1 Psychological Approaches in Early Intervention in Psychosis Services Dr Daniella Wickett, Clinical Psychologist , Early Intervention in Psychosis Services The Model and Ethos of EIPS. Early Intervention in Psychosis Services are designed to provide intensive support to young people (aged 14-35) experiencing a first episode of psychosis during the 3-year critical period' following the onset of illness. The aim is to reduce the period of untreated illness to reduce the likelihood of social, educational and occupational disruption and improve long-term prognosis through reducing relapse, hospital admission, and suicide risk, which is particularly high for this client group. EIPS are recovery-focused and consider recovery in a broad sense - it is not just about symptom reduction but also about emotional well-being; reducing distress; increasing confidence and self-esteem; reducing unhelpful or harmful behaviours and risk (often to self); increasing coping and social resources; maximising social and occupational functioning; improving relationships, and supporting clients to obtain or maintain secure High housing, finances, education and employment.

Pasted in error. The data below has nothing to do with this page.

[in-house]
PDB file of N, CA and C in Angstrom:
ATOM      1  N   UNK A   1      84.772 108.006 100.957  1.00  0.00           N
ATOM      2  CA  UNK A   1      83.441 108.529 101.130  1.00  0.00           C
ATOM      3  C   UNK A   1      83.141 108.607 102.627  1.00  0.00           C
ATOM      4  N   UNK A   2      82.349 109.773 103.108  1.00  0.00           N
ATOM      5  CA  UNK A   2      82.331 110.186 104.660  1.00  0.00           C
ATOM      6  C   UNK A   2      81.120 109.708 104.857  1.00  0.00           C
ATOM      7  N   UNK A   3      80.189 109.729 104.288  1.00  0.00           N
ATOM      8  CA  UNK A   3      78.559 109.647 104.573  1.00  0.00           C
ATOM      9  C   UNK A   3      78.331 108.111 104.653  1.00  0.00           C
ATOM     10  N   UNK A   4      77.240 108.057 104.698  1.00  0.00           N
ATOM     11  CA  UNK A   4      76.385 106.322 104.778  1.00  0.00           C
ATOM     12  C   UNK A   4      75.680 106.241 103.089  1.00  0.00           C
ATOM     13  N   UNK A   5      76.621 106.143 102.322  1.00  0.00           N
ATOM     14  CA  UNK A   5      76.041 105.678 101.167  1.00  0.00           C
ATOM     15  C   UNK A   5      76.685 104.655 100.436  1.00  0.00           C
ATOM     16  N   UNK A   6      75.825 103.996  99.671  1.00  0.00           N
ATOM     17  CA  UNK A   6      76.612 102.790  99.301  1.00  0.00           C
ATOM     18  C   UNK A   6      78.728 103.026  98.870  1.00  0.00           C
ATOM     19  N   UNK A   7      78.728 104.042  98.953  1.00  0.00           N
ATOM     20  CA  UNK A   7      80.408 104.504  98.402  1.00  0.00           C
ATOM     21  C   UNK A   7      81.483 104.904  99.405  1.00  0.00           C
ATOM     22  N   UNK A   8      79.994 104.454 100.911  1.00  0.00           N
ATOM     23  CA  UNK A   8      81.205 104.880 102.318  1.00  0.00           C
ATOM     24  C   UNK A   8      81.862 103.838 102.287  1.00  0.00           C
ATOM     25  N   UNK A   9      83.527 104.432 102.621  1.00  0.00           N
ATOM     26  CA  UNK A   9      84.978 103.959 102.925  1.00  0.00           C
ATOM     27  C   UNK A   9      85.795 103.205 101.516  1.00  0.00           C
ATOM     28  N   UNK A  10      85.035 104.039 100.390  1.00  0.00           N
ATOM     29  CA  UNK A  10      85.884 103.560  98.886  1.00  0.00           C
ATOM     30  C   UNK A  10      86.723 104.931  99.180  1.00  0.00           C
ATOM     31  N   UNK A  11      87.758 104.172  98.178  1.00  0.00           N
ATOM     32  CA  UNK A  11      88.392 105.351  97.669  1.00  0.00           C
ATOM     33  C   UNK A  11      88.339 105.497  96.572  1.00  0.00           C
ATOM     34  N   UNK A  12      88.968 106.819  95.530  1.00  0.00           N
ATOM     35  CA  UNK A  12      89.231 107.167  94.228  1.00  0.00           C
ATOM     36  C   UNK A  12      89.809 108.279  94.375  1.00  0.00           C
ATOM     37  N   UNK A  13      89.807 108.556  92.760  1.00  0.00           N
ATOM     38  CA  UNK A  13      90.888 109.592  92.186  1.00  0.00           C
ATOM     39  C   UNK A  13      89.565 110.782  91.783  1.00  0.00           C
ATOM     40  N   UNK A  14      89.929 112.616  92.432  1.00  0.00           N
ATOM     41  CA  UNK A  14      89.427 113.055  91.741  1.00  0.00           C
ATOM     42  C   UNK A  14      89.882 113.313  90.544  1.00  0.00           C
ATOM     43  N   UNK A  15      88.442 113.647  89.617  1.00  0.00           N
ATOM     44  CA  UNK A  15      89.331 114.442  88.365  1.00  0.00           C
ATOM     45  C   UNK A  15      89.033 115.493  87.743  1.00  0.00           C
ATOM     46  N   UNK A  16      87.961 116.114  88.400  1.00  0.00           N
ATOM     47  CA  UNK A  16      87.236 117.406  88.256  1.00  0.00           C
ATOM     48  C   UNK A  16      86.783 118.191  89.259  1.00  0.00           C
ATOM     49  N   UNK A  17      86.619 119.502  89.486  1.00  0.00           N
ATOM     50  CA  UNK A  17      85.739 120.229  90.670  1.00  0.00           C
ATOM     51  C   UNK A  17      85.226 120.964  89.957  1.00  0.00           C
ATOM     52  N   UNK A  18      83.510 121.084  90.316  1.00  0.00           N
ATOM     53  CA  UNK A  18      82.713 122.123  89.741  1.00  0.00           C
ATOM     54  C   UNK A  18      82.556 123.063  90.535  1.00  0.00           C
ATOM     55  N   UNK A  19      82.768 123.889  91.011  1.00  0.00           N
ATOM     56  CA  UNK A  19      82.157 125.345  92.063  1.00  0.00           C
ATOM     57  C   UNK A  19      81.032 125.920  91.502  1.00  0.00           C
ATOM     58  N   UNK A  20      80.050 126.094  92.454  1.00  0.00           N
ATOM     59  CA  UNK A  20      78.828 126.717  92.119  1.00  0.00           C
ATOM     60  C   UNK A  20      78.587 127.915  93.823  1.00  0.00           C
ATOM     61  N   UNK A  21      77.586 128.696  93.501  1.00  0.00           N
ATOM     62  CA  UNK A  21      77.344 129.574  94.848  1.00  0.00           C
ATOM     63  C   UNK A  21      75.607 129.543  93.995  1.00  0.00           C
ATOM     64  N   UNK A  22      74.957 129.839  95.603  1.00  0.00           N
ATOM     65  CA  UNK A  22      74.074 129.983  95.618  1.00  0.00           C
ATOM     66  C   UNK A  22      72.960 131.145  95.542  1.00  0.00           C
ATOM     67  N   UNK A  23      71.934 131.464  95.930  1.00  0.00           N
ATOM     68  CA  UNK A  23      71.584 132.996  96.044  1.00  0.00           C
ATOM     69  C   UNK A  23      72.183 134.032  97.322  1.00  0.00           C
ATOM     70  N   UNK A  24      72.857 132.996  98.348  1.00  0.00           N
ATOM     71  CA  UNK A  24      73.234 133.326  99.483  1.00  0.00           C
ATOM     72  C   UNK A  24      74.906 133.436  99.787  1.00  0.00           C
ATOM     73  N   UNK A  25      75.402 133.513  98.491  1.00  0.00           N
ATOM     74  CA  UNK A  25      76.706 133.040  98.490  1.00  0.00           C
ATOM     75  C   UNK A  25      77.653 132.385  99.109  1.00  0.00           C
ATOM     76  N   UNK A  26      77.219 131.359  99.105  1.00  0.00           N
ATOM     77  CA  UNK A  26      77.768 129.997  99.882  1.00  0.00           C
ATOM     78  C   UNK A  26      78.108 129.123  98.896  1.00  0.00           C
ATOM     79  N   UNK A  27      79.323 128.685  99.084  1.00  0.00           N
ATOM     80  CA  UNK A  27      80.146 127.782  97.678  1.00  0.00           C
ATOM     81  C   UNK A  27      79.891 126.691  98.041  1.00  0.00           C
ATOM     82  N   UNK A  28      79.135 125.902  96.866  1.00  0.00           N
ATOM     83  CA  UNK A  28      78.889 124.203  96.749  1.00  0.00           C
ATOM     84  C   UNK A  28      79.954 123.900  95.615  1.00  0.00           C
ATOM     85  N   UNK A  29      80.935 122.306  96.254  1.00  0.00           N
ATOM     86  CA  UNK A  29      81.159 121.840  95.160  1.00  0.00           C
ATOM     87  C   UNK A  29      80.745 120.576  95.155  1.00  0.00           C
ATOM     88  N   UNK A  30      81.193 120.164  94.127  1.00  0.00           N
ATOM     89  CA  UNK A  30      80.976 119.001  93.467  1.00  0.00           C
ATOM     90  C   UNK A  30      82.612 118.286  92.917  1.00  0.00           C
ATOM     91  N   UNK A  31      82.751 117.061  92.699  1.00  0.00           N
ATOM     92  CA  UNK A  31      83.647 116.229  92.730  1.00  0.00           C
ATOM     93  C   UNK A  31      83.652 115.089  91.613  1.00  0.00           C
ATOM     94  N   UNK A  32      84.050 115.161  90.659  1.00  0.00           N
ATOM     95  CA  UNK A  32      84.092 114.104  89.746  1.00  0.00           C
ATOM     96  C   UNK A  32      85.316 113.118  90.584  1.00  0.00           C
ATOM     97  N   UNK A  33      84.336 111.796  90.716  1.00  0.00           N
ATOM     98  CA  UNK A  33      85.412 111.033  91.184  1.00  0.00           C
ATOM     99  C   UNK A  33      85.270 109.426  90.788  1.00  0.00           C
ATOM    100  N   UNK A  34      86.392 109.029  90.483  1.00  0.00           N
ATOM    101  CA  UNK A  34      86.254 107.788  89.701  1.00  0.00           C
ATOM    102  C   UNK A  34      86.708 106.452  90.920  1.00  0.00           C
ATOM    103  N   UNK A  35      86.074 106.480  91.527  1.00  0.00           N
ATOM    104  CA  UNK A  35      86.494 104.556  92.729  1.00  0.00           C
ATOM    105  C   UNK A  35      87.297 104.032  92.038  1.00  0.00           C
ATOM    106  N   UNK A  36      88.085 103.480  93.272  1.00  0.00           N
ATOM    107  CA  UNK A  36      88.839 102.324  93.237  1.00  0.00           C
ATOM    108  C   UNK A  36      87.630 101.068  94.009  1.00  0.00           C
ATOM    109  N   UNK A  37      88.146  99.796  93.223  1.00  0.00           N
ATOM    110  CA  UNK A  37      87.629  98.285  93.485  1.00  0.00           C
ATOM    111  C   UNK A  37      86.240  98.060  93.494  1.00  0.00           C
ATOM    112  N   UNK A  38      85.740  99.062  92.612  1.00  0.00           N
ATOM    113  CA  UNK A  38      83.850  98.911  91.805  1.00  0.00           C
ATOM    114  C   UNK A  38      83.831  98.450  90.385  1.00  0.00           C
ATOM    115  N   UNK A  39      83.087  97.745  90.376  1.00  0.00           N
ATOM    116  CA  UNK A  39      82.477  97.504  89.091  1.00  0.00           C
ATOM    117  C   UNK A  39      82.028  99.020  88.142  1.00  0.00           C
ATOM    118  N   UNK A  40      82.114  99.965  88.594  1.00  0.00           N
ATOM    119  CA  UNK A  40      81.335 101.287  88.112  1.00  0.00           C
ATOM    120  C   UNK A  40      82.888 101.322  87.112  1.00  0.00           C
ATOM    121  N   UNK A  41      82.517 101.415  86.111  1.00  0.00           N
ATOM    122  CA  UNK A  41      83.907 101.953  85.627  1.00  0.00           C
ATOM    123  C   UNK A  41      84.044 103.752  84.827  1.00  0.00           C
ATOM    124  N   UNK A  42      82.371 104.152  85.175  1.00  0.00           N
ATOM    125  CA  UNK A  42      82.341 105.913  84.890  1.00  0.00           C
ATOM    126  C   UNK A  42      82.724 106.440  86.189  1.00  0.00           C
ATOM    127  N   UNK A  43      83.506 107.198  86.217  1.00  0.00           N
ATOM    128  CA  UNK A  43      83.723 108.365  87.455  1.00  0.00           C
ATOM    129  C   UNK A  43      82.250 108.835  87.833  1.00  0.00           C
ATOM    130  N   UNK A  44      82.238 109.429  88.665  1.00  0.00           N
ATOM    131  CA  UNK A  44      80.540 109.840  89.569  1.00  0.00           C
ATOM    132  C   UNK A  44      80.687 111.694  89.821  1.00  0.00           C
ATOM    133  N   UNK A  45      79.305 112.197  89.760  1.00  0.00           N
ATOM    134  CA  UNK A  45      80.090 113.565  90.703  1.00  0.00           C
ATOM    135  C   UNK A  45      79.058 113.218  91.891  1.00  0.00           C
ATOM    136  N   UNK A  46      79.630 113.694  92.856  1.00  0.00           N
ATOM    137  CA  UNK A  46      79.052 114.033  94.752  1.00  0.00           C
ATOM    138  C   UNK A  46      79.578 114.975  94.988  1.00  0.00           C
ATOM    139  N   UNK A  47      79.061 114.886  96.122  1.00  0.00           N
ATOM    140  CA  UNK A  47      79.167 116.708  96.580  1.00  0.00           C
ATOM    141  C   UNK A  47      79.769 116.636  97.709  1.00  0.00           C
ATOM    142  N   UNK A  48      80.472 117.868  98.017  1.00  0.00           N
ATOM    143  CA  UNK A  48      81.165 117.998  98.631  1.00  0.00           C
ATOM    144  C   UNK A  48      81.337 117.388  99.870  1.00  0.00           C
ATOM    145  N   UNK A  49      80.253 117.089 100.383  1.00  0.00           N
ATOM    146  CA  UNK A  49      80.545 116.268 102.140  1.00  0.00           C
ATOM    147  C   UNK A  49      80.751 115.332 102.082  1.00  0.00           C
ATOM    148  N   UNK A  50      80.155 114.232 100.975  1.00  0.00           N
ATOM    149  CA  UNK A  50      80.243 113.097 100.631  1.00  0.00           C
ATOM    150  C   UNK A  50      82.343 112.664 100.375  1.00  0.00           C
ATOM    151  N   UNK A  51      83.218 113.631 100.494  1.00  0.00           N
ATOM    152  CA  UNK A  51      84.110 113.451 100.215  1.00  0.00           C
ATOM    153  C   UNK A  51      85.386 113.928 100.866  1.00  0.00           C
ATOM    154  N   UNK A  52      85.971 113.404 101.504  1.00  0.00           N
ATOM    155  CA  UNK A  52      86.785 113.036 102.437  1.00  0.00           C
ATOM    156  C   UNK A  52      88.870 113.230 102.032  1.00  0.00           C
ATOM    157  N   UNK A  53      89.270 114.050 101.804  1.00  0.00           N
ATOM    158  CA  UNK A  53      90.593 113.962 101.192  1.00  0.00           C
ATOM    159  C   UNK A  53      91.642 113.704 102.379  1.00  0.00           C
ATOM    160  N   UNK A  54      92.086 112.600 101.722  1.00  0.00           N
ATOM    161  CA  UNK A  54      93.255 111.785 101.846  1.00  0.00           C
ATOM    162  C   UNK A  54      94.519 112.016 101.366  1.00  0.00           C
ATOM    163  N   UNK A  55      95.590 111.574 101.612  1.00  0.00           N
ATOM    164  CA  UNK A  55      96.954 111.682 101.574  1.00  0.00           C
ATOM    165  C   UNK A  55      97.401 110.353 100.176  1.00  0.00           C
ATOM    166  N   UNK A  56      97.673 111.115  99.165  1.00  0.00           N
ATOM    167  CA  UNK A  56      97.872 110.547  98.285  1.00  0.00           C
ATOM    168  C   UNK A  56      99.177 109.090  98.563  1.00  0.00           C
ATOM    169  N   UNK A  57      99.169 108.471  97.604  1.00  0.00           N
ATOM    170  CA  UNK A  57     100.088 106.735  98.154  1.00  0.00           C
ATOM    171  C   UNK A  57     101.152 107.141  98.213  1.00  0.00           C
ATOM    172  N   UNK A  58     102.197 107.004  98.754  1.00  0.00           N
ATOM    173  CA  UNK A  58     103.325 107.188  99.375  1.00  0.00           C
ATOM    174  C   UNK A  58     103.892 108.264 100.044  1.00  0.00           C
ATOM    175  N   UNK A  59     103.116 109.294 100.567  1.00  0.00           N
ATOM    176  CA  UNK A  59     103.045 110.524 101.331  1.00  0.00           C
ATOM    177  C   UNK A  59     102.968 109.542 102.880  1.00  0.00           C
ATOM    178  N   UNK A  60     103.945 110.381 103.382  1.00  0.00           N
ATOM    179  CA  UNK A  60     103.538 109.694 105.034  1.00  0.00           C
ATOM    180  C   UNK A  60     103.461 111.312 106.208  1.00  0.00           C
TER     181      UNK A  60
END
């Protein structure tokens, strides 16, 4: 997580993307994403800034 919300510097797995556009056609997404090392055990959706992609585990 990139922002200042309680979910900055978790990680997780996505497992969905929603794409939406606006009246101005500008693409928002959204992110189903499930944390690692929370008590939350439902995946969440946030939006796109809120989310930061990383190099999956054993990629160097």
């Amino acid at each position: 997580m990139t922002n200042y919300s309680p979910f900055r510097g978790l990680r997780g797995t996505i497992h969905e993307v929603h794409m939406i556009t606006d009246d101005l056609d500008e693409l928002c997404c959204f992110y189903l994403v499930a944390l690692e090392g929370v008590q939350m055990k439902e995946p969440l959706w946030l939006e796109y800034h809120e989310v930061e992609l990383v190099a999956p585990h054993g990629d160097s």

2 Unwell'. Psychological Models for Understanding Psychosis Stress There are a number of Psychological Approaches that can be helpful in understanding and working with well'. experiences of psychosis, some examples include: Stress Vulnerability Model: proposes a direct relationship between vulnerability (of biological, Psychological and/or social origin) and the level of stress experienced. It suggests that our capacity for coping with stress is Low Low Vulnerability High reduced by underlying vulnerability, and that anyone can become unwell if their level of stress exceeds their Stress Vulnerability Model; Zubin and Spring capacity for managing this. This model helps us to think about reducing stress or reducing vulnerability ( increasing social resources/coping capacity). Key Features of EIPS Cognitive Behavioural Models: tend to suggest psychotic symptoms arising as a consequence of thinking and Embracing diagnostic uncertainty to attention biases when attempting to make sense of unusual/anomalous internal or external experiences.